GCSE grading row: pupils were victims of statistical fix, court hears

Alliance of pupils, teaching unions, schools and councils asks court to declare unlawful last-minute shifts in grade boundaries.

Thousands of students missed out on the grade they deserved in GCSE English because of a crude "statistical fix" by exam boards desperate to obey instructions from the government's watchdog to avoid grade inflation, the high court has heard.

The two exam boards engaged in "what can only be described as illegitimate grade manipulation as a result of a statistical fix", meaning pupils who took exams in June this year required up to 10 marks more per unit to gain a C than those who took directly equivalent papers in January, said Clive Sheldon QC on behalf of an alliance of schools, local authorities, pupils and teaching unions.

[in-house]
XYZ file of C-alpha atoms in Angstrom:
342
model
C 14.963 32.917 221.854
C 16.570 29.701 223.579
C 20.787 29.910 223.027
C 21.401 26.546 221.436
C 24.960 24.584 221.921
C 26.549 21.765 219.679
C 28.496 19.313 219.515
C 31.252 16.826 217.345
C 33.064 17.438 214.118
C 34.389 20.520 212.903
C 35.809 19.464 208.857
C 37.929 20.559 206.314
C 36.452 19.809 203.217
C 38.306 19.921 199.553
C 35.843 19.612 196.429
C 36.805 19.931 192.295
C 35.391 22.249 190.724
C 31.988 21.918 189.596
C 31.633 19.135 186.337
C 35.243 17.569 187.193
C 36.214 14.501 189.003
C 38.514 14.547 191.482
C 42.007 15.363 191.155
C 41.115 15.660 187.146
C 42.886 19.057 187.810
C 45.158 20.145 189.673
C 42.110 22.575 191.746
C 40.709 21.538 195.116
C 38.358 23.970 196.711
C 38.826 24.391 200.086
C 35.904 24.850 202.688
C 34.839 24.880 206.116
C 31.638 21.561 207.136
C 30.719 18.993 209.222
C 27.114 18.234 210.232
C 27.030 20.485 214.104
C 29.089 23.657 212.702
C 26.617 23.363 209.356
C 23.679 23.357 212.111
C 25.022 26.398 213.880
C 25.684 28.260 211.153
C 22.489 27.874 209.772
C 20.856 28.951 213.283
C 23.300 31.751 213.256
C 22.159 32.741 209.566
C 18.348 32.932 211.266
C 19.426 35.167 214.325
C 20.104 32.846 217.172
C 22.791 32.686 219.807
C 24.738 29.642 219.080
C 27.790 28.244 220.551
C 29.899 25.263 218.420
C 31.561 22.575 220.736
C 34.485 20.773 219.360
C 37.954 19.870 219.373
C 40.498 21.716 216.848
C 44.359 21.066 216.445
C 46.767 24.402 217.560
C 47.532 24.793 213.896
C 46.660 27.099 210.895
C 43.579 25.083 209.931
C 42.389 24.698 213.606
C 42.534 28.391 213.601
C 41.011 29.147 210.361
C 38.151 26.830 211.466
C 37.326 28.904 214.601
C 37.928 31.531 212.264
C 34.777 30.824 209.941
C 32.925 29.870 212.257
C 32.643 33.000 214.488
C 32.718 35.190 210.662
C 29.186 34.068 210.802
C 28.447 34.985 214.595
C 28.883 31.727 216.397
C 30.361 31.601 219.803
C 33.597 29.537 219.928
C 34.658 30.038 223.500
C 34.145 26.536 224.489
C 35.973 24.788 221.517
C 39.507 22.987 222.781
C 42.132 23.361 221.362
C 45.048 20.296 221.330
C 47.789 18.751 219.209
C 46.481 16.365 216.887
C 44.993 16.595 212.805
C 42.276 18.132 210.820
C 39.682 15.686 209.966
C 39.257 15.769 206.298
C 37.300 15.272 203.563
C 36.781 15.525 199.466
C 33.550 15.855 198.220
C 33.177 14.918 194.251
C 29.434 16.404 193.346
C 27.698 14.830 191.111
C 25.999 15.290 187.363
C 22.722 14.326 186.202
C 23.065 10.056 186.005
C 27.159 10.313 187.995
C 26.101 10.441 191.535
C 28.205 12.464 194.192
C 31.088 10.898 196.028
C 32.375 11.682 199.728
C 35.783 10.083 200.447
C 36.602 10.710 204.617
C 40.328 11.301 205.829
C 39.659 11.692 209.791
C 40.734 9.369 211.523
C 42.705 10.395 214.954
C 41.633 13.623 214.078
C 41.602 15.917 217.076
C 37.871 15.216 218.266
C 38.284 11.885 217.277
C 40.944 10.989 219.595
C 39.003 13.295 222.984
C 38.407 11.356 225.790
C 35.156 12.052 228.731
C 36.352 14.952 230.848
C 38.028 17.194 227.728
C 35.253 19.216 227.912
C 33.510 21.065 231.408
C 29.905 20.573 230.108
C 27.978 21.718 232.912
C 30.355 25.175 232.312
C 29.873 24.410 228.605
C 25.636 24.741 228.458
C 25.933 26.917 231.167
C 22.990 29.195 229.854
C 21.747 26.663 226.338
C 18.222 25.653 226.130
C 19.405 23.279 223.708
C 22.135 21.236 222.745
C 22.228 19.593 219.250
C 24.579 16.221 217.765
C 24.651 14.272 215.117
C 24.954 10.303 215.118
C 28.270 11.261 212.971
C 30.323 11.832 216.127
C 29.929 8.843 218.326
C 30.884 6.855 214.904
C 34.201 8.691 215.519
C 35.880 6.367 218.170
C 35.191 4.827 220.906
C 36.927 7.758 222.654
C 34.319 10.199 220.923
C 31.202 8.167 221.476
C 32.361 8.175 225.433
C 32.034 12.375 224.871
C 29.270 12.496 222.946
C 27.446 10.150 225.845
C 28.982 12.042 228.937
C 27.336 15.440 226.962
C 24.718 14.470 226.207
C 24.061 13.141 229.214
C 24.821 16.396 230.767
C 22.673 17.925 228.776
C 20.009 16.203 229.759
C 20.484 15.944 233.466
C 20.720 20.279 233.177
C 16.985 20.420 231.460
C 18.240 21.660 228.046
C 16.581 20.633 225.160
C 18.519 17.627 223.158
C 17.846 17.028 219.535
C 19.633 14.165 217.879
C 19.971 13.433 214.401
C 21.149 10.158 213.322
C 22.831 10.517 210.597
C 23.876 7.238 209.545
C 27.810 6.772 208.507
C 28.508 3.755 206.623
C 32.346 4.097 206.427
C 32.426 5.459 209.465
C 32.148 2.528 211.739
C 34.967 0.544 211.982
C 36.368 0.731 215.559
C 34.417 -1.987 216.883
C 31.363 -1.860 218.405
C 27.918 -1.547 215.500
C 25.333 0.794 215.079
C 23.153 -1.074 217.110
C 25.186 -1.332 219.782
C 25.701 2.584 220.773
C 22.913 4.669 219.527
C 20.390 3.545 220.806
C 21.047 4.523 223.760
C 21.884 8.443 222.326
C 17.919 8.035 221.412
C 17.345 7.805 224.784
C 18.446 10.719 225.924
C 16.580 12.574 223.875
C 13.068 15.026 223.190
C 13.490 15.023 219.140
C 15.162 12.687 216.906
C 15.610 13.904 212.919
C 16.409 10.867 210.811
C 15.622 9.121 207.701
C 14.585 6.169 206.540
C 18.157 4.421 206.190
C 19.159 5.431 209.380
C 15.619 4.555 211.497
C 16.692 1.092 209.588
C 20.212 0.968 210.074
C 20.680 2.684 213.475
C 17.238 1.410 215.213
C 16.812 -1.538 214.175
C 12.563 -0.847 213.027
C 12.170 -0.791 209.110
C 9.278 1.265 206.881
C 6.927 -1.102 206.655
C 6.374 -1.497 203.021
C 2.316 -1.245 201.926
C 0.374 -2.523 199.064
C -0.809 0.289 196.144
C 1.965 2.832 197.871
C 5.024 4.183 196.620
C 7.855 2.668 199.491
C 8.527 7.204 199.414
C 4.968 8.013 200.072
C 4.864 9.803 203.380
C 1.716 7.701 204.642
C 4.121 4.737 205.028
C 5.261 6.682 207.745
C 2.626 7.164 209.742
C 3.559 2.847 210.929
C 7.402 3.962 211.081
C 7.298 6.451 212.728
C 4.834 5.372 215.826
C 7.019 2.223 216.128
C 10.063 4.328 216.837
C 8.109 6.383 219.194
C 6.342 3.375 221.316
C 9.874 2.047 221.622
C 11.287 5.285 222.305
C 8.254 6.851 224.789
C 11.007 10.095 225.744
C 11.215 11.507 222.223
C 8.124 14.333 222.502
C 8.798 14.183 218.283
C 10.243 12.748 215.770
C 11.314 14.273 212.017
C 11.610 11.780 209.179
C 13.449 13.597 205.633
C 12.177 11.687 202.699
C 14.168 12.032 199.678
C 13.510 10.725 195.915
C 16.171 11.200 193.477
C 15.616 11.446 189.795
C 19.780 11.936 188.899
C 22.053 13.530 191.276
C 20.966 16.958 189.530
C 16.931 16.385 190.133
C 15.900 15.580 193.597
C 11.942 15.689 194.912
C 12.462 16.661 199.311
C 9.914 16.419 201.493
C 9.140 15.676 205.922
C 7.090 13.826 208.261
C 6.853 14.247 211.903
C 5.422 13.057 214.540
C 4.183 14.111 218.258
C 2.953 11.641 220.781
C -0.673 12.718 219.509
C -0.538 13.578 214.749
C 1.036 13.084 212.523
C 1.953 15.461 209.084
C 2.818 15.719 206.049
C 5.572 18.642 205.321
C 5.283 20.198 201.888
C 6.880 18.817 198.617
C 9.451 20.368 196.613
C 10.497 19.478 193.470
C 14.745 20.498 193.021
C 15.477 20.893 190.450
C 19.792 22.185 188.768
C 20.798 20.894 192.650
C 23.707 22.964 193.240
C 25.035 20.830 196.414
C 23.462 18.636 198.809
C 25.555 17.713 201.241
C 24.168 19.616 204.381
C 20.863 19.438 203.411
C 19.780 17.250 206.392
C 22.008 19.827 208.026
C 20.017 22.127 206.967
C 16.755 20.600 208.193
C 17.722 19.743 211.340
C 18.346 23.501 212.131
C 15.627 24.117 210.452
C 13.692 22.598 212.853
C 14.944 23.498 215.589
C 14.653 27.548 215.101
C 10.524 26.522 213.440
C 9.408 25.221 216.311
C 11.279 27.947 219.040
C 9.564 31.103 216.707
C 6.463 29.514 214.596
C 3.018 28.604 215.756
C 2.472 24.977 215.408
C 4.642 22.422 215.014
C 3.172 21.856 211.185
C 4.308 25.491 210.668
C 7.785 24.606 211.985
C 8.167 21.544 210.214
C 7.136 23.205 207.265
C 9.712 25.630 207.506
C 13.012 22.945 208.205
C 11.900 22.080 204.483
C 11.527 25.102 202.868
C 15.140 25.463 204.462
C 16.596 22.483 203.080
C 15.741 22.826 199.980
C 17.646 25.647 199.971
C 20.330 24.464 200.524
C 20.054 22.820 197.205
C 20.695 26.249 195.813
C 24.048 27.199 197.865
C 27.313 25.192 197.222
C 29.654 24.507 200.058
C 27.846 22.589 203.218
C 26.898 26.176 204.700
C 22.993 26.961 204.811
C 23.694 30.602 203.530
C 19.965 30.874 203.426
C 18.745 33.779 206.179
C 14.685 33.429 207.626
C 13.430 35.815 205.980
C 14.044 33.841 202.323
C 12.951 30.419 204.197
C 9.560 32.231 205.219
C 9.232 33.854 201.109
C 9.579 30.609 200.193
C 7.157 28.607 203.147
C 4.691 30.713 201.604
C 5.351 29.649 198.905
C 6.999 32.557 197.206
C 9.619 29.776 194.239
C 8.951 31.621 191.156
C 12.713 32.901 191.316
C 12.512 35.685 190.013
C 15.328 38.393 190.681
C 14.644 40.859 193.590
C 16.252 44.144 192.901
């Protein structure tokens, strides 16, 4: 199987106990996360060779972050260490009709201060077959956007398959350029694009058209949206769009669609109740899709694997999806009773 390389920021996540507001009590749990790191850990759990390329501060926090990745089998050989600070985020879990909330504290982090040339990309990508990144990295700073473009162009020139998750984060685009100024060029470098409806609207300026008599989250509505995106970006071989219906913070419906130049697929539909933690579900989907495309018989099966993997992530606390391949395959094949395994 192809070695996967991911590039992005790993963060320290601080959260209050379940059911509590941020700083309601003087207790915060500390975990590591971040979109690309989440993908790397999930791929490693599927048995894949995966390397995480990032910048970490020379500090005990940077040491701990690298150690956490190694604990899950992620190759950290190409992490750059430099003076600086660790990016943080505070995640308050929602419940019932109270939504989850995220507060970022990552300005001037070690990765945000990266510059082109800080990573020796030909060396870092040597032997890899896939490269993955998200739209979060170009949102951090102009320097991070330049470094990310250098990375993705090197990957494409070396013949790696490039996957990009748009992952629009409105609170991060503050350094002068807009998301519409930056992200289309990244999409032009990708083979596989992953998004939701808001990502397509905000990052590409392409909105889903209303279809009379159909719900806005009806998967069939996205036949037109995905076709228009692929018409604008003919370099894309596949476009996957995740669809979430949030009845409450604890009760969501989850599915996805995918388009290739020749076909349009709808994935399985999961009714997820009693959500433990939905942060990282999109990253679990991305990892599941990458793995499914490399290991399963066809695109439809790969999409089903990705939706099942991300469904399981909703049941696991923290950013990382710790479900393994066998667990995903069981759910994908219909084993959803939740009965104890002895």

The group is asking the high court to declare unlawful the decision by the exam boards, AQA and Edexcel, to toughen grade boundaries for GCSE English between the January and June sittings.


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